What’s in a name?
The publishing of an historical story often comes about through accidental discovery. One stumbles across a snippet of information that leads to something else, and then the chase is on!
For me, one such event was the discovery in the National Archives here in the UK of a report about an attack on Constantinople from the Hellenic island of Mudros in 1917. Wait a minute, Mudros? – never heard of it!
A quick search shows no such island, but, given that this attack took place at the height of the British Empire, there was a good chance that this could be a case of the usual British military practice of ‘cannot pronounce a foreign word, so convert it to something that sounds similar’. Further research eventually solved the mystery. Moudros (Μούδρος) is a town and a former municipality on the island of Lemnos in the North Aegean.
On 13 1917 Squadron Commander Kenneth Stevens Savory, DSO, was recalled from 2 Wing, Royal Naval Air Service, in the Aegean Theatre and placed on the naval Special Service List for a highly secret mission.
Briefed by the Air Department of the British Admiralty, he was told of his appointment to investigate the possibility of ferrying one of the latest and largest of the new British bombers to the Aegean Theatre for strikes at the Turkish capital, Constantinople, where the ex-German battlecruiser Goeben and light cruiser Breslau were based. In 1914, in order to circumvent neutrality requirements, Germany transferred the two ships to the Ottoman Navy on 16 August, though the supposed sale was simply a ruse. The Breslau was renamed Midilli while the Goeben was renamed Yavûz Sultân Selîm; their German crews remained with the ships and donned Ottoman uniforms and fezzes. The British did not accept the sale of the ships to the Ottoman Empire and stationed a blockading force outside the Dardanelles with orders to attack the ships if they appeared, regardless of the flag they flew.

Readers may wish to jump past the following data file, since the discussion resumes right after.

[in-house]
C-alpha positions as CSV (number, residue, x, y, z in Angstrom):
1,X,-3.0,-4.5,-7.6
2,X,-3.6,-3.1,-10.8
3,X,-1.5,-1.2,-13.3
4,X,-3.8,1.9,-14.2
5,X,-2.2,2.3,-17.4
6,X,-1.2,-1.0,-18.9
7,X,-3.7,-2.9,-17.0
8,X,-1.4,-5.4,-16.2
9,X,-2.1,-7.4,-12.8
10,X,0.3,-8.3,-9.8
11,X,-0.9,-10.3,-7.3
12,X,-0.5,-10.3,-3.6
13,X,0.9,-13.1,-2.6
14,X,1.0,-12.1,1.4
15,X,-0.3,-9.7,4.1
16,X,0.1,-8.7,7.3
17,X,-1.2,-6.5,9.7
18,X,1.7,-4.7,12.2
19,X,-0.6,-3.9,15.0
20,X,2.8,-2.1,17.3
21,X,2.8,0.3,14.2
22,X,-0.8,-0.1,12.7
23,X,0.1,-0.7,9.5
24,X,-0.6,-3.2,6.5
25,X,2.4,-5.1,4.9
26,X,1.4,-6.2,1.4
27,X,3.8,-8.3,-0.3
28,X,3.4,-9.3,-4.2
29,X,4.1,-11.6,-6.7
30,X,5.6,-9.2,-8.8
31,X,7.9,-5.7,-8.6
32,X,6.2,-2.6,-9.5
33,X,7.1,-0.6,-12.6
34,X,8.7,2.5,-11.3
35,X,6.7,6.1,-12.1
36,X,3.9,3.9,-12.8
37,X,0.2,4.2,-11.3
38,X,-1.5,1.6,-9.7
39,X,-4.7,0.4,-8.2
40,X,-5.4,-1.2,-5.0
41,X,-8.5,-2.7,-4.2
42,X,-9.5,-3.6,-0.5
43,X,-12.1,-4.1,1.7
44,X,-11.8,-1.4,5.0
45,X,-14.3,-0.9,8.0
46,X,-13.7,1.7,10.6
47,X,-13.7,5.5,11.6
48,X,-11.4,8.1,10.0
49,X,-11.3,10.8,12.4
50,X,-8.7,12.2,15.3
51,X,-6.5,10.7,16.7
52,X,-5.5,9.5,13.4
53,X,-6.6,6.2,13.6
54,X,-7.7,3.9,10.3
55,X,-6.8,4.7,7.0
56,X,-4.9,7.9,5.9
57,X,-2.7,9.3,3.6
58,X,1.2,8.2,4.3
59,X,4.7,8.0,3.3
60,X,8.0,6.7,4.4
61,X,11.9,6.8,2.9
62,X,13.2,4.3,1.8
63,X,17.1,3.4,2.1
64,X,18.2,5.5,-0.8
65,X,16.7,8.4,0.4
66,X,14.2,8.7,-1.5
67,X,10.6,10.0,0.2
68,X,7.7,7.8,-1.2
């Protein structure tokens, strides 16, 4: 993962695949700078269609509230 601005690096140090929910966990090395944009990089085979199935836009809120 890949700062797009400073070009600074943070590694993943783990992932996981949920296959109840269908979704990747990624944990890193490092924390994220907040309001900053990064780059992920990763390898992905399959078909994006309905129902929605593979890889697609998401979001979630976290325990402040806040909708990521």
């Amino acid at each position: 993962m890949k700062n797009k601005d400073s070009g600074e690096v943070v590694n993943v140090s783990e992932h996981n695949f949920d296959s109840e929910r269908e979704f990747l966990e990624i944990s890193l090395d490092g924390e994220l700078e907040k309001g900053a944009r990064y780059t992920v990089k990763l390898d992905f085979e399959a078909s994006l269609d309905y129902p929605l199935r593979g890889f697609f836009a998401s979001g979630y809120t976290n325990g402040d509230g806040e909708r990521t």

The Goeben was renamed Yavûz Sultân Selîm.
The four-funneled Breslau was renamed Midilli
Difficulties was being experienced in the cooling of the Rolls-Royce Eagle engines powering the new bombers, so Savory was posted to the Handley Page Squadron at Manston in Kent to assess the feasibility of a 2,000-mile flight. This unnumbered squadron, acting as a depot for the Royal Naval Air Service heavy bomber units based in France, allotted Savory a Handley Page 0/ 100 for flight trials.
Savory had been chosen because he knew the hazards in attacking the Turkish capital, having already made one attack from Lemnos on the evening of 14/15 April 1916. The raid was led by Squadron Commander Smyth-Piggott, and Savory was accompanied by Flight Sub-Lieutenant C. W. Dickinson and J H W Banarto. Flying B.E.2Cs, which had been shipped out, they had started out on their 360-mile flight in fine weather that soon deteriorated into rain and thunderstorms.
The BE.2c that bombed Constantinople - with Flt Lt Savory (left) and Sub-Lt Dickenson.
Savory dropped proclamations and went down to five hundred feet in an attempt to locate the Zeitunlik Powder Works, his primary target. These works were seven miles from the entrance to the Bosphorus, with the Demirkhan gun foundry one mile to the east, marked by a huge chimney. He was heavily fired upon and his aircraft received two hits. Spotting an airfield he dropped eight incendiary bombs on the hangars, causing a fire and returned to base. Dickinson dropped his eight bombs near the powder works and set off back, meeting strong head winds over the island of Marmara.
Now, having assured the Air Department of his confidence in the Handley Page O/100, Savory, was allotted No. 3124 for another attack on the capital. Only one machine could be spared from the Admiralty commitments of attacking German U-boat bases.